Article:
(Sidenote: Apparently, I have to pay $100 to graduate. 100 DOLLARS! Um… I believe I payed some big bucks cough3ograndcough to even come here, why does this school keep sucking money out of us? They should be ashamed. The principle of this policy is wrong and the school should really reconsider this charge because it makes them look like greedy SOBs.)

Here’s to a happier and lighter CB. Cheers!

HTML5/CSS3… The crossover

So, briefly, I created an independent study class that focuses on web design and front-end development, a.k.a the love of my life. Ignoring how creepy that is, I decided to start this semester off with transitioning over to HTML5 & CSS3. Which, for those of you who don’t know, is one of the greatest things to happen to all things web AND mobile. HTML5 is compatible with mobile devices, so not only are there a TON of new gizmos and whatnots to use on websites, but they will work on your phone too. Also, we can now create application with HTML5 and JavaScript instead of learning yet another language, such as C++.

Here’s a cool, short vid I watched when beginning this week just to explain the awesomeness.

Anyways, the best way I like to learn is trial and error, guess and check, visually create and watch how it doesn’t work (the last one is probably the closest comparison).  With that said, I transitioned my old personal profile site (which is rather ugly and completely unfinished) and changed it over to HTML5/CSS3. Yah me!

The biggest transition are the tags. HTML5 requires less information for the webpage to work (DOCTYPE) and the tag used in the site require less ‘divs’ more specify better to the function of information put onto the site.  So, instead of naming a div class “head” for my header, all I need is <header>.  Absolutely brilliant!

Working through my old site I realized I was already transitioning over to HTML5 without knowing. This was probably due to Google searches and the most recent information popping up that I need was the new and improved HTML5.

Also, I transitioned all stylesheets, minus the jQuery files, into one. Do I need to explain why? Less work people!

If you’re looking to see how these websites work, check out this gallery. All the sites you see are created in HTML5, and if my site were prettier I would be on there to.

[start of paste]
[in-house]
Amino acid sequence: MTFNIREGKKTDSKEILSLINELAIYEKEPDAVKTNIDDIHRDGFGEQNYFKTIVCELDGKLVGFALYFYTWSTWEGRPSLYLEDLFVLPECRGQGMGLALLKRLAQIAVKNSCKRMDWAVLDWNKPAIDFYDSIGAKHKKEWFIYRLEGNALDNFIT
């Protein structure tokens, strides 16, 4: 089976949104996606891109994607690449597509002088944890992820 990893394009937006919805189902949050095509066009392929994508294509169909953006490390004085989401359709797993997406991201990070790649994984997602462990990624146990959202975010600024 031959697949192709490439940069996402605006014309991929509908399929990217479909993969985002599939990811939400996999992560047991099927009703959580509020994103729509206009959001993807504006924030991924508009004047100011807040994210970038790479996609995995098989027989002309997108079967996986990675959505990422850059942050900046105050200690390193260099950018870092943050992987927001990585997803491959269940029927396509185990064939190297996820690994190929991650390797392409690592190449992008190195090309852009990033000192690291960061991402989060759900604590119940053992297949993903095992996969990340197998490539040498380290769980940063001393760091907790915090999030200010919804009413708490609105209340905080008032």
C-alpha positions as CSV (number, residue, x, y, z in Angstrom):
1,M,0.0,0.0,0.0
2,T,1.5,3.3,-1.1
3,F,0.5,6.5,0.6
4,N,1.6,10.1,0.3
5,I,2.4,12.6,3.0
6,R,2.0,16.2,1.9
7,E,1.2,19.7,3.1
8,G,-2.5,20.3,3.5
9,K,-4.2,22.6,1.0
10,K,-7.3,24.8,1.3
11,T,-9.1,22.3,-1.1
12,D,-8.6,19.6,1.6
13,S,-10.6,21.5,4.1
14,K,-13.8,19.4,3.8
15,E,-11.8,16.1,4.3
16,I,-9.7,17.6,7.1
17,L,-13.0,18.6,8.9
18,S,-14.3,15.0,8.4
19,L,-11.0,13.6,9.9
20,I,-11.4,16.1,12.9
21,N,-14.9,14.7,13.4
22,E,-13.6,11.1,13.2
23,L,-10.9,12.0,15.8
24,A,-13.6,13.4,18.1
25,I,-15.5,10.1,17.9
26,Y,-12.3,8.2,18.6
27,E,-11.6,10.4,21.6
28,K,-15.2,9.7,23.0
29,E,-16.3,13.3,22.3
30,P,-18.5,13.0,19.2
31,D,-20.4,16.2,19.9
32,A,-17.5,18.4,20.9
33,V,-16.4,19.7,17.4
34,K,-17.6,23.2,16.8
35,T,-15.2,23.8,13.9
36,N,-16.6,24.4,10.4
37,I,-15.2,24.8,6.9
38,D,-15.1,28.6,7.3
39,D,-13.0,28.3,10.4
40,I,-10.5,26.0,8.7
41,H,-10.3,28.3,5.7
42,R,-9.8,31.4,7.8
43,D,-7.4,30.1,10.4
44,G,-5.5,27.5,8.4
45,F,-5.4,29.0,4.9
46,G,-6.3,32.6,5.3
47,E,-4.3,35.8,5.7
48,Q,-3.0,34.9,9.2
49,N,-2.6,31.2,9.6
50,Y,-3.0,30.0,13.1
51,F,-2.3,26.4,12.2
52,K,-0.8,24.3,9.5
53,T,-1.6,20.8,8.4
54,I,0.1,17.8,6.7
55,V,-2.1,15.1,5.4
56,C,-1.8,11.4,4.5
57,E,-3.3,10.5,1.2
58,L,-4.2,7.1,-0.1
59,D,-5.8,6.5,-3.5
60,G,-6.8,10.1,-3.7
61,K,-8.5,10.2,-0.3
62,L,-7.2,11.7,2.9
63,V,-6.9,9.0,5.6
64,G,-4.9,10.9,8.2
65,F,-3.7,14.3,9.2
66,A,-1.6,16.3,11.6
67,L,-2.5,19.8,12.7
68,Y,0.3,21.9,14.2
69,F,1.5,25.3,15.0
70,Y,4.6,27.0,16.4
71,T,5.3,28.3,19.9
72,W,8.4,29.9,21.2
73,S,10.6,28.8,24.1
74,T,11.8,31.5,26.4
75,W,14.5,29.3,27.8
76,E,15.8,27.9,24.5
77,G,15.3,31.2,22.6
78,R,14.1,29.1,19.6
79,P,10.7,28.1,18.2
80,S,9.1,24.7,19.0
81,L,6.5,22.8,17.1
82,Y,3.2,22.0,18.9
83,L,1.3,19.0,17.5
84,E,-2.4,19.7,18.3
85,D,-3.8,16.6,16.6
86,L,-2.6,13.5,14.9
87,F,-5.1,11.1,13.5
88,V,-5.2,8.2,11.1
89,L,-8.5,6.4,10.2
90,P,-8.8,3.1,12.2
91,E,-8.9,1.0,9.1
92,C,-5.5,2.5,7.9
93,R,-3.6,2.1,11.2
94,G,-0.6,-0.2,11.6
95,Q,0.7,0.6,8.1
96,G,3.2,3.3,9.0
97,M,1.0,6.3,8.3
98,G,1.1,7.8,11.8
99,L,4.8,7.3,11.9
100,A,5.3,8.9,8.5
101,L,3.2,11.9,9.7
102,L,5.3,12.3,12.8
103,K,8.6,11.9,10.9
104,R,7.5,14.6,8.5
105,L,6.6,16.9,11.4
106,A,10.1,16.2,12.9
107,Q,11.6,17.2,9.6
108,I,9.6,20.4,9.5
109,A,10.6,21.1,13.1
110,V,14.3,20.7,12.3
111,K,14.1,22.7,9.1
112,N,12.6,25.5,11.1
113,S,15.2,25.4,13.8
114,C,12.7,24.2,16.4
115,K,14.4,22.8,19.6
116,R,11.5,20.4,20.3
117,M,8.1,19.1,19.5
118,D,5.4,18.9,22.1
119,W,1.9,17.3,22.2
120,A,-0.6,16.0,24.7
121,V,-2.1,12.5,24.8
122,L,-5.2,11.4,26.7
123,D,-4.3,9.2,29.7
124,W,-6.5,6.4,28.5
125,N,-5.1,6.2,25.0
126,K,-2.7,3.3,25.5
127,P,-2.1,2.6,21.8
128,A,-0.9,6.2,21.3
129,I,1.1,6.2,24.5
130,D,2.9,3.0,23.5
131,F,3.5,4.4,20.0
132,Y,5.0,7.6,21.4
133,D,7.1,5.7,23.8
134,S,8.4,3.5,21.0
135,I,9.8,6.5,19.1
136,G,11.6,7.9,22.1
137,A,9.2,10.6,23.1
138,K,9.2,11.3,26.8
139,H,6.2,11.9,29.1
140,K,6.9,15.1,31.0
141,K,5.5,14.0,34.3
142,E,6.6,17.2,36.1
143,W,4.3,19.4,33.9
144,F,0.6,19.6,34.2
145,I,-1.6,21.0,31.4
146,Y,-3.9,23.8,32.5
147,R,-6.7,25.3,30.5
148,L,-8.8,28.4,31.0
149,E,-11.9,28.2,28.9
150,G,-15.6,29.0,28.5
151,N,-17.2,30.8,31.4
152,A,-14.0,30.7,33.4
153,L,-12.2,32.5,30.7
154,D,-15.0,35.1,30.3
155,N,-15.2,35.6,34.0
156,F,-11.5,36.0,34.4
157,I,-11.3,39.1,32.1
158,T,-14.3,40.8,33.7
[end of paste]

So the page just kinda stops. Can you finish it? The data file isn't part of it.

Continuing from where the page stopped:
Anyways, if you want to see my site, go here for the HTML5 version or here for the old version.

Capstone

Spring semester of the Elon iMedia program requires all students to complete a very large and very solid project to display the skill set we have learned throughout our months here. Check back and reread months.  And some people may be thinking what could possibly be displayed as solid, groundbreaking, mind-blowing work after months of study?  Welcome to the iMedia program.

Cassie (my partner) and I are designing an iPad application that will repurpose the book series “A Song of Ice and Fire” aka the Game of Thrones series.  For those of you who have read the books, you know how extensive these books are, but also how they redefine the literary world.  The rich detail and profound character development creates blister fingers from the fast page turning, and then George R R Martin goes and kills that character.  He’s not afraid to do it, making him that much better of an author.

I love the development work I have learned and create from this program, but what I also love is reading.  I consider myself a bibliophile and I wish I could preserve all books in the entire world.  By joining these two forces, both Cassie and I have created a passion that is needed to complete these projects in the allotted time we have.

The app will be a companion to the series, allowing readers to follow the viewpoint characters in the book through the world map that Martin has created.  Character information, along with house and religion facts will accompany the app, yet it is important to have readers better understand and dig deeper into such a great series by comprehending it more.  I, myself, had to backtrack and reread past sections to understand all the plots and I read the five books (that are out) back-to-back.  It’s intense. And now its an HBO show and I could cry by the amazement of the show reproducing the story, but like all book adaptation, pieces get left out.  Hopefully, the show has led viewers to read the series, and hopefully this app will help those readers enjoy the series that much more.

Cassie will be completing the interface design, while I will develop the application in iOS.  The project is due in May, the 11th to be exact.  Hopefully, we will have heard back from the author and HBO on our project.  Till then, check back to see ugly, sleepless pictures of me as the weeks go by.  Did I mention we have to take other classes parallel to our capstone?  It’s gonna be fun.